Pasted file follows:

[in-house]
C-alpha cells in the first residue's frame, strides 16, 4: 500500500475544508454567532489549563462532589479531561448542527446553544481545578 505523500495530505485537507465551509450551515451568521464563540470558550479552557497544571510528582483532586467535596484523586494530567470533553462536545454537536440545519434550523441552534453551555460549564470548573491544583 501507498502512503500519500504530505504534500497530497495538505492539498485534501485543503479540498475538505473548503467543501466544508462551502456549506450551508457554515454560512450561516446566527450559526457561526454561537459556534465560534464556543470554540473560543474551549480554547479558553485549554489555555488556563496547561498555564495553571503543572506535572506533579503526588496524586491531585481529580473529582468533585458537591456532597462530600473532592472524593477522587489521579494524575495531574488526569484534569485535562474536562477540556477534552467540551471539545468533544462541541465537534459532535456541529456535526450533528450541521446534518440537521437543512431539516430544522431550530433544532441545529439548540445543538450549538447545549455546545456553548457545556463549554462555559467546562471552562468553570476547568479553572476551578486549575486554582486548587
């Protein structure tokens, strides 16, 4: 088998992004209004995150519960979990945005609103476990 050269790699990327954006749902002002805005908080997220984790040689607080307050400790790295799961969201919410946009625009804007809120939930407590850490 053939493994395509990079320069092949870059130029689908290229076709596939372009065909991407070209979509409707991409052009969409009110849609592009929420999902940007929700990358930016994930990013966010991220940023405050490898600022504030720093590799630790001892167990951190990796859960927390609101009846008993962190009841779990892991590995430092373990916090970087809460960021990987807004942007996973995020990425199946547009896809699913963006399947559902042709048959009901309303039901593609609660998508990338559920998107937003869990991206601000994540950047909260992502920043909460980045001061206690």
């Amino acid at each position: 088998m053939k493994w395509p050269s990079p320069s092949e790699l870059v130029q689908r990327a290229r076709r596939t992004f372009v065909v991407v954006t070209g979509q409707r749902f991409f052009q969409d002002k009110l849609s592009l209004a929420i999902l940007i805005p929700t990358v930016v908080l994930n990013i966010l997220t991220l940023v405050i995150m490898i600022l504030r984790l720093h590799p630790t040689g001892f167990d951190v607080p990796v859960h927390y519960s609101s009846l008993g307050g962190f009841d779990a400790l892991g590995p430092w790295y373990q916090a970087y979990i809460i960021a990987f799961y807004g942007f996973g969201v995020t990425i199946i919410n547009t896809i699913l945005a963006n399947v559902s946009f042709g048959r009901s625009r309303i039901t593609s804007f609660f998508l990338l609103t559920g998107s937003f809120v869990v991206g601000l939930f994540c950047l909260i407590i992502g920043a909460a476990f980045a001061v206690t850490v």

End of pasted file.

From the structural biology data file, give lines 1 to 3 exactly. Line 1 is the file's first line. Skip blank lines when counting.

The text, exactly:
[in-house]
C-alpha cells in the first residue's frame, strides 16, 4: 500500500475544508454567532489549563462532589479531561448542527446553544481545578 505523500495530505485537507465551509450551515451568521464563540470558550479552557497544571510528582483532586467535596484523586494530567470533553462536545454537536440545519434550523441552534453551555460549564470548573491544583 501507498502512503500519500504530505504534500497530497495538505492539498485534501485543503479540498475538505473548503467543501466544508462551502456549506450551508457554515454560512450561516446566527450559526457561526454561537459556534465560534464556543470554540473560543474551549480554547479558553485549554489555555488556563496547561498555564495553571503543572506535572506533579503526588496524586491531585481529580473529582468533585458537591456532597462530600473532592472524593477522587489521579494524575495531574488526569484534569485535562474536562477540556477534552467540551471539545468533544462541541465537534459532535456541529456535526450533528450541521446534518440537521437543512431539516430544522431550530433544532441545529439548540445543538450549538447545549455546545456553548457545556463549554462555559467546562471552562468553570476547568479553572476551578486549575486554582486548587
């Protein structure tokens, strides 16, 4: 088998992004209004995150519960979990945005609103476990 050269790699990327954006749902002002805005908080997220984790040689607080307050400790790295799961969201919410946009625009804007809120939930407590850490 053939493994395509990079320069092949870059130029689908290229076709596939372009065909991407070209979509409707991409052009969409009110849609592009929420999902940007929700990358930016994930990013966010991220940023405050490898600022504030720093590799630790001892167990951190990796859960927390609101009846008993962190009841779990892991590995430092373990916090970087809460960021990987807004942007996973995020990425199946547009896809699913963006399947559902042709048959009901309303039901593609609660998508990338559920998107937003869990991206601000994540950047909260992502920043909460980045001061206690």